Launched twelve years ago, the Caine Prize celebrates short fiction from Africa. And judging by 2002 Caine winner Binyavanga Wainaina's scathing satirical article "How to Write About Africa," it's about time. In collaboration with The New Inquiry and a horde of like-minded bloggers, I’ll be writing about this year's five finalists—and linking to each story so you can read it yourself.
Part 4: Zimbabwe's Tongues
Melissa Tandiwe Myambo's "La Salle de Départ" [PDF] straddles the uneasy borders between languages. The title, "Departures Terminal" in French, serves as a warning sign: the story weaves between different tongues, recording its characters' rifts of comprehension.
Because Africa is usually portrayed in the media as a homogeneous continent (or even as one enormous country) and because we monolingual Americans read literature in English, it's easy to overlook the sheer variety of Africa's languages. English is certainly common in many countries there—either as a pidgin, or, because of Britain's colonial impulse, as a full language. But so is French (which boasts another prize as good as the Caine), and Portuguese, and Afrikaans. And then there are the native languages struggling against the European incursors, including Hausa, Wolof, Kinyarwanda, and Arabic.
The story opens with Fatima and her father, an old man who "found it easier to read Arabic than French." (It's not uncommon for Zimbabweans to speak two or more of the country's official languages and a few others.) But what language are the different characters speaking? The story is written entirely in English, and we're given few clues that there is a welter of languages until we're told that Fatima's brother "was unconsciously speaking in English...[before] he suddenly realized what he had done and guiltily resumed in Wolof." This kind of information, about each character's unconscious choice of languages, determines their relationships far more than anything they do to each other.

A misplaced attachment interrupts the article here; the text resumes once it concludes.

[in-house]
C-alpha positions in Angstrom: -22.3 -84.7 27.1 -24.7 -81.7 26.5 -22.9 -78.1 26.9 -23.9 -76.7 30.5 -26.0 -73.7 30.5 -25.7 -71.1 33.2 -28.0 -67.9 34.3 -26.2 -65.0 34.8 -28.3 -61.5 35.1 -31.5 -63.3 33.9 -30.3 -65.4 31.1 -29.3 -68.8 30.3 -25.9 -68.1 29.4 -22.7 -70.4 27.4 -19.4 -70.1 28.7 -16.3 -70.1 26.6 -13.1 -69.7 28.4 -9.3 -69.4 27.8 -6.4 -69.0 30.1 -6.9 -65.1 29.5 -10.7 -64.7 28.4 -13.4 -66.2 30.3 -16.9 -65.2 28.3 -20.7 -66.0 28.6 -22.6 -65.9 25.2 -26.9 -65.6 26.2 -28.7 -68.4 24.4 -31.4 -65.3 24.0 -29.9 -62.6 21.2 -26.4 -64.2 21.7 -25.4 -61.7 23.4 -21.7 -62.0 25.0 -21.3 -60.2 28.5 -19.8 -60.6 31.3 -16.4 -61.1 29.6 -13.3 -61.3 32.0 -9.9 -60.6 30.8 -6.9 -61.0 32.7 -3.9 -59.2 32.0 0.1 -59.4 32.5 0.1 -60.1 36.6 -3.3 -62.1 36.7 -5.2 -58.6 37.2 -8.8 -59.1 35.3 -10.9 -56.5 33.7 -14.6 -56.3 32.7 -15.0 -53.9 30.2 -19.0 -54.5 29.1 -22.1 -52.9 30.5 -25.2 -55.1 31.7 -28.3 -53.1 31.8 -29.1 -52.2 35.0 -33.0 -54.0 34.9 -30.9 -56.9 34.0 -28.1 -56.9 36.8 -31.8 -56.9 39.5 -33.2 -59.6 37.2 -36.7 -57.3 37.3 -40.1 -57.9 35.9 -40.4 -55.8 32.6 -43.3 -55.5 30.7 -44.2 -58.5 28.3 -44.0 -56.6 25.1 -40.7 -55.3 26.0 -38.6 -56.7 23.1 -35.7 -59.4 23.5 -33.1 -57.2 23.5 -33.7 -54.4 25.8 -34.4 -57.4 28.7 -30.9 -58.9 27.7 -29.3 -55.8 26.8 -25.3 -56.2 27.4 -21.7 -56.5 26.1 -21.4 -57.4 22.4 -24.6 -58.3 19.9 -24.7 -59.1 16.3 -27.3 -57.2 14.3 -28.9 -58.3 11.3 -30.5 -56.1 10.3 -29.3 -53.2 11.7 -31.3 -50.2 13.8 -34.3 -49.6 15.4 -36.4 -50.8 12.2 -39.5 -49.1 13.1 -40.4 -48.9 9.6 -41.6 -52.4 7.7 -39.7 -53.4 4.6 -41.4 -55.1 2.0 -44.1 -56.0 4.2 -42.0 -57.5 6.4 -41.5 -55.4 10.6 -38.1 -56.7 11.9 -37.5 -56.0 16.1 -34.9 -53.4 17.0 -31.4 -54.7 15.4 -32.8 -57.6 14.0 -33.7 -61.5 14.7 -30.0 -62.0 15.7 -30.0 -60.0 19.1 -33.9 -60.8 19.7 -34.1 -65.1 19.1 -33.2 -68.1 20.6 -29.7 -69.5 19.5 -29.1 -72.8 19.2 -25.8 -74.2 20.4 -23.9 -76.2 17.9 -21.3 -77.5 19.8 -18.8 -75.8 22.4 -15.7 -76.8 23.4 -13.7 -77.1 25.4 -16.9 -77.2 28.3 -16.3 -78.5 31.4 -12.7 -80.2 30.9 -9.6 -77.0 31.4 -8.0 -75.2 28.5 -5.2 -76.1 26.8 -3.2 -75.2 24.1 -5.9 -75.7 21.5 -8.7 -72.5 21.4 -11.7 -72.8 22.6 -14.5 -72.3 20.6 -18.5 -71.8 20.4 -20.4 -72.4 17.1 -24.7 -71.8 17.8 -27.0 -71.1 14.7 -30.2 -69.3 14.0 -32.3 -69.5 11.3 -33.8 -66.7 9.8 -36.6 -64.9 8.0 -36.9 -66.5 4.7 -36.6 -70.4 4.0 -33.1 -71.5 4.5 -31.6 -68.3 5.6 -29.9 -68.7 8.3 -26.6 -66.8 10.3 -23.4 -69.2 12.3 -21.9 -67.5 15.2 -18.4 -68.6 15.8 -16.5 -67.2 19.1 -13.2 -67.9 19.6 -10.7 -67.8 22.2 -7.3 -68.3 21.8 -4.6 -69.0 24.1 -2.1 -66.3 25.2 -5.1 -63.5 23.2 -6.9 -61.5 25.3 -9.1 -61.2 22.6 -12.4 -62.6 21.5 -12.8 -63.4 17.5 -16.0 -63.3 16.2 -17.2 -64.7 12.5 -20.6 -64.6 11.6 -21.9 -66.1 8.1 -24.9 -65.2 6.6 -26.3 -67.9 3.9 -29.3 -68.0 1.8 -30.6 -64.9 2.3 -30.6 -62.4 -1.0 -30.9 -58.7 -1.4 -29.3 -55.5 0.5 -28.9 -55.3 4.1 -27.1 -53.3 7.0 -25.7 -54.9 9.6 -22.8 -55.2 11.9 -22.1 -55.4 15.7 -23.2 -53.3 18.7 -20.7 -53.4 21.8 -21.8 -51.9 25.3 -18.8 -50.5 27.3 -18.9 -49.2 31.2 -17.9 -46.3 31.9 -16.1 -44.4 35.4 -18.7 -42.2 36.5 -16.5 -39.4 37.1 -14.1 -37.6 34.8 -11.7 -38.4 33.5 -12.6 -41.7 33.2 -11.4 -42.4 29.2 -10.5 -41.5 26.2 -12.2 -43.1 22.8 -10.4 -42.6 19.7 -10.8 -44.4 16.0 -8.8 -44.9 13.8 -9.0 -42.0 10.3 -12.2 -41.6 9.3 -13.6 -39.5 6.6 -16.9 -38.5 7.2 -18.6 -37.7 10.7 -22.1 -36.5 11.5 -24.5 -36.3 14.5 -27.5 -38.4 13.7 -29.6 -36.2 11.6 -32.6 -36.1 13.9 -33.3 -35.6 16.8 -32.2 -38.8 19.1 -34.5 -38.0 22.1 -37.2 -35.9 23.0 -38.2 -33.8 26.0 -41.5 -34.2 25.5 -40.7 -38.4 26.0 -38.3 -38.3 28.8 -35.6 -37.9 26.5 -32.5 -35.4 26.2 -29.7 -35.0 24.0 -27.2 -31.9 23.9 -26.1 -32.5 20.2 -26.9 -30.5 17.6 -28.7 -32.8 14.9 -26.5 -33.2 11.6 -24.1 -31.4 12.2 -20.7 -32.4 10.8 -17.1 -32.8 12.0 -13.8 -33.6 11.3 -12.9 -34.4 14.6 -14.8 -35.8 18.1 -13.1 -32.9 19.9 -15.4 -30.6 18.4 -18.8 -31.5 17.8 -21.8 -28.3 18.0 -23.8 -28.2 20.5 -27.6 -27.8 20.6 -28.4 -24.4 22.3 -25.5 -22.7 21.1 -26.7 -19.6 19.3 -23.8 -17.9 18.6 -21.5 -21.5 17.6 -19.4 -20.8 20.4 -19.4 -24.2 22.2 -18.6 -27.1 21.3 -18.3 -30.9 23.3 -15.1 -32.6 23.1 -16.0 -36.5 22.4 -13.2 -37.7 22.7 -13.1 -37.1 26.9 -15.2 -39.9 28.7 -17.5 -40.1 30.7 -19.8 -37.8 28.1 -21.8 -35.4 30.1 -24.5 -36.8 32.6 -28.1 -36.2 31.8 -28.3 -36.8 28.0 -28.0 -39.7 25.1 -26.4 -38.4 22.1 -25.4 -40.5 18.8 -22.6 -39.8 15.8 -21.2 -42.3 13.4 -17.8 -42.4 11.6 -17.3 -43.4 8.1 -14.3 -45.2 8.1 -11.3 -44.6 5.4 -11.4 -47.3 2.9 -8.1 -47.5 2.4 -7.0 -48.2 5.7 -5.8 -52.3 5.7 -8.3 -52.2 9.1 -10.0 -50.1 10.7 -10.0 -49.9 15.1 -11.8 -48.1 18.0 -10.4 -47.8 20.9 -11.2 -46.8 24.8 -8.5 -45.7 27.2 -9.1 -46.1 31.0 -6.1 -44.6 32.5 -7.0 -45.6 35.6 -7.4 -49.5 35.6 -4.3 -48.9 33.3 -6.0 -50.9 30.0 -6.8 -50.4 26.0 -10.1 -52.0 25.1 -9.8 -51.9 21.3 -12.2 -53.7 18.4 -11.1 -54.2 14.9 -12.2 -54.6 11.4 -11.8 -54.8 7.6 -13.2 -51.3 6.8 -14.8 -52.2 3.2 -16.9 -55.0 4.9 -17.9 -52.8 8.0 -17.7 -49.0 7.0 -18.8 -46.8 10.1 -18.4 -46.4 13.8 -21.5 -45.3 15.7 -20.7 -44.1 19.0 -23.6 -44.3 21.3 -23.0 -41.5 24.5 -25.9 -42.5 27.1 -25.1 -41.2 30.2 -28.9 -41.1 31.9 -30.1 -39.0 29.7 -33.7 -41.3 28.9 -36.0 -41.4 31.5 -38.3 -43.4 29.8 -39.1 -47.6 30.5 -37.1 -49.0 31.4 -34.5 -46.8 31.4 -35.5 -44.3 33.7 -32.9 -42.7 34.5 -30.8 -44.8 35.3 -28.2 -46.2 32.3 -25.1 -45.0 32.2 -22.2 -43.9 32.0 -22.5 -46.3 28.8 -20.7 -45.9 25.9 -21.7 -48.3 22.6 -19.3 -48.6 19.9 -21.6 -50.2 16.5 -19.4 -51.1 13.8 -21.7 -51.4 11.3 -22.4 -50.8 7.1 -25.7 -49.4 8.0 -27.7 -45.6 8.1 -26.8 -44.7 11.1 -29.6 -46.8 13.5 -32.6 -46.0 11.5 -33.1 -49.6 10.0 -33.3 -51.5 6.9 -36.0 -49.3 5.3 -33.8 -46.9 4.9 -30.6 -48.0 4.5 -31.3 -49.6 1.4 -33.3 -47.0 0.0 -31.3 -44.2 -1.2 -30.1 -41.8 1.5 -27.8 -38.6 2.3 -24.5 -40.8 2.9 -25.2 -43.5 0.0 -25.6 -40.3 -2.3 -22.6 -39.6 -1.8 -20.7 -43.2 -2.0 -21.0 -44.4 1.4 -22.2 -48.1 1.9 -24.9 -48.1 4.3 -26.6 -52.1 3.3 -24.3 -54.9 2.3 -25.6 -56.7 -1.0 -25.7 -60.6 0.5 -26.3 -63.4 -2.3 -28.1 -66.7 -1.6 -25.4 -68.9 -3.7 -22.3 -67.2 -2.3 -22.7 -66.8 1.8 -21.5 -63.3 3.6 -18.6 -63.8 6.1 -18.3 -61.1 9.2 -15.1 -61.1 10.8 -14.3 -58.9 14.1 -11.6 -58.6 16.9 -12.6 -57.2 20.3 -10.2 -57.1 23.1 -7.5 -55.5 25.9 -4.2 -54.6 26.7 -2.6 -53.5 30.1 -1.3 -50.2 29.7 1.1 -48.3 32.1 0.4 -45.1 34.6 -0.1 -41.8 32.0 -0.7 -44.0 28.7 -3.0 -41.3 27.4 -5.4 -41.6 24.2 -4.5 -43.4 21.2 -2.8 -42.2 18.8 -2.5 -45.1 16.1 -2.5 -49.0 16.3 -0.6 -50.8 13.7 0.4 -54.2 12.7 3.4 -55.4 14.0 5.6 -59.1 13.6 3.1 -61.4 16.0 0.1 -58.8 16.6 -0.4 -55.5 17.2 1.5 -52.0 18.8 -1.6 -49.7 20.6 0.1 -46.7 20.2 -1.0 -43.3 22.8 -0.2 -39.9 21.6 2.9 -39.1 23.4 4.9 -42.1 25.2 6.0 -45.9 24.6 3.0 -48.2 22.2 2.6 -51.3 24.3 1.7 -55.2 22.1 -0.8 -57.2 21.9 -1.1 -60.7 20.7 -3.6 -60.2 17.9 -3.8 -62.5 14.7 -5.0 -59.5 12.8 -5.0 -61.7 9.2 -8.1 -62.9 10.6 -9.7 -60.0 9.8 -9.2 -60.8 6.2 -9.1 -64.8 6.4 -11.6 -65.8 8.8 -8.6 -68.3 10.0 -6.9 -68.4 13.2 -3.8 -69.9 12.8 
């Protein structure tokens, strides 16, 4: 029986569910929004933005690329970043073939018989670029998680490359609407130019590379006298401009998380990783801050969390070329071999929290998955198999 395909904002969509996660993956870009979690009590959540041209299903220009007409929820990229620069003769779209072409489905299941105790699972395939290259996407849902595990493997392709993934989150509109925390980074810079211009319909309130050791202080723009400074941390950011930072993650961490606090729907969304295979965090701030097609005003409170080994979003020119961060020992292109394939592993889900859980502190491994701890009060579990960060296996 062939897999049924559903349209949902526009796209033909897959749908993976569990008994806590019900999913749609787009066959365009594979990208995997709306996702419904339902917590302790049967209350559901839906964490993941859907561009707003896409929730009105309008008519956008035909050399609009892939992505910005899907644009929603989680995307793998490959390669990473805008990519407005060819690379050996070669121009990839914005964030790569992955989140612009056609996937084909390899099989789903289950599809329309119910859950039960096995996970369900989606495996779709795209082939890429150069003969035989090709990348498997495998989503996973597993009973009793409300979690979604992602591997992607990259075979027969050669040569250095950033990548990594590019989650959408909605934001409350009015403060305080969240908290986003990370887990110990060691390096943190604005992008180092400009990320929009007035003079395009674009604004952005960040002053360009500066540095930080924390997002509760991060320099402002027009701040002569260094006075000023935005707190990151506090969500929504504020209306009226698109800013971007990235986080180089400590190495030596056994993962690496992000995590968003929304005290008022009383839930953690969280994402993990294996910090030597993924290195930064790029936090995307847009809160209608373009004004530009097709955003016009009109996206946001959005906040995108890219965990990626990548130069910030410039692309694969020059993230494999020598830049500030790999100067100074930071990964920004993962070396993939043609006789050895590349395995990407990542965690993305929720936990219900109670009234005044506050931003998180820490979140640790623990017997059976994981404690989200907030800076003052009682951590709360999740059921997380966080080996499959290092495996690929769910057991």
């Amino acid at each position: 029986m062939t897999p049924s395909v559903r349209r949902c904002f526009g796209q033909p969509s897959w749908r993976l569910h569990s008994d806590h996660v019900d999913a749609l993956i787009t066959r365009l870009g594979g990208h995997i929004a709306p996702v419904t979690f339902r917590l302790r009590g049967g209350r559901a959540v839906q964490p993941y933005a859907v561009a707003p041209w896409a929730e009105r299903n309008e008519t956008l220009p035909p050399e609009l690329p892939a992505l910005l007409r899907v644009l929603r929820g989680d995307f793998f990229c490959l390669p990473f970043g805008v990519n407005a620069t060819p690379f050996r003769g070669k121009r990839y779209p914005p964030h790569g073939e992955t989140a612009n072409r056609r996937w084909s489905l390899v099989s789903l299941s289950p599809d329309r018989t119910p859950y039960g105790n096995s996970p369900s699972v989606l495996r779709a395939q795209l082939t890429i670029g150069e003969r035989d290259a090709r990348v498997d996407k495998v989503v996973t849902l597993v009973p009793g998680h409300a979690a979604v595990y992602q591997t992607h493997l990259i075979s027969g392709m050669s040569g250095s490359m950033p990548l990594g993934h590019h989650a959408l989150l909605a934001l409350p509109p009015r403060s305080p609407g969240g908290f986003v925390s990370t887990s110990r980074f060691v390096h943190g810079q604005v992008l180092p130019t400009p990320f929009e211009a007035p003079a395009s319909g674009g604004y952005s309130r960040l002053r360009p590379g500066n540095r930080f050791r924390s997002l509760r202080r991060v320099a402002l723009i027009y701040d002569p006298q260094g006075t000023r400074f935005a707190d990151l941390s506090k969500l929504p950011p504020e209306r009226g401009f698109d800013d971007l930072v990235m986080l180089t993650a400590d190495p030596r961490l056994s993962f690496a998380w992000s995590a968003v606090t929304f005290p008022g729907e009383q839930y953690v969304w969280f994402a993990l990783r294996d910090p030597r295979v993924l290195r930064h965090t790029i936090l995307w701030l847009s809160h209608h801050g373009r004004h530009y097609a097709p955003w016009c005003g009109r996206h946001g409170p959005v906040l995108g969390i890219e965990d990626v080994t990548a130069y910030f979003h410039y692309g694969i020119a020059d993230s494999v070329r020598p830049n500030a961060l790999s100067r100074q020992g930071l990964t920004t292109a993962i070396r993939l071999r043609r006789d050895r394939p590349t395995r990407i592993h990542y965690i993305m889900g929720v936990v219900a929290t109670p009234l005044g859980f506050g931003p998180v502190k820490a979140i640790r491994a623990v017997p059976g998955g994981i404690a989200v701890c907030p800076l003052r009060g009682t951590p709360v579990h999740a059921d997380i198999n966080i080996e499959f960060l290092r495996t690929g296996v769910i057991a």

Language itself is a tool for everybody here. Fatima recalls how "as a child she had thought that eating candy would dulcify her words, make them come out sweet as young coconut milk." And it is a matter of convenience: the child, Ibou, moves to America to learn English, but "learned Spanish faster than English and wrote letters home every week in a mixture of French and Wolof."
But sometimes translation is not enough. Or rather: translation simply does not happen. As the story opens with Fatima failing to understand the little things being said, so it closes with Ibou's uncomprehending stare as Fatima reveals that she is staying behind and watching everybody else come and go. We Westerners might not see it immediately, but there are so many languages in Africa, so many cultures jostling up against each other. And even within a close-knit family—father, uncle, son, mother—those languages and lives can drive them apart by their mere difference.
Here's the story as a PDF: Melissa Tandiwe Myambo's 'La Salle de Départ'
And below is a list of the other bloggers contributing to the discussion on this story.
image credit: map of languages in Africa, wikimedia.org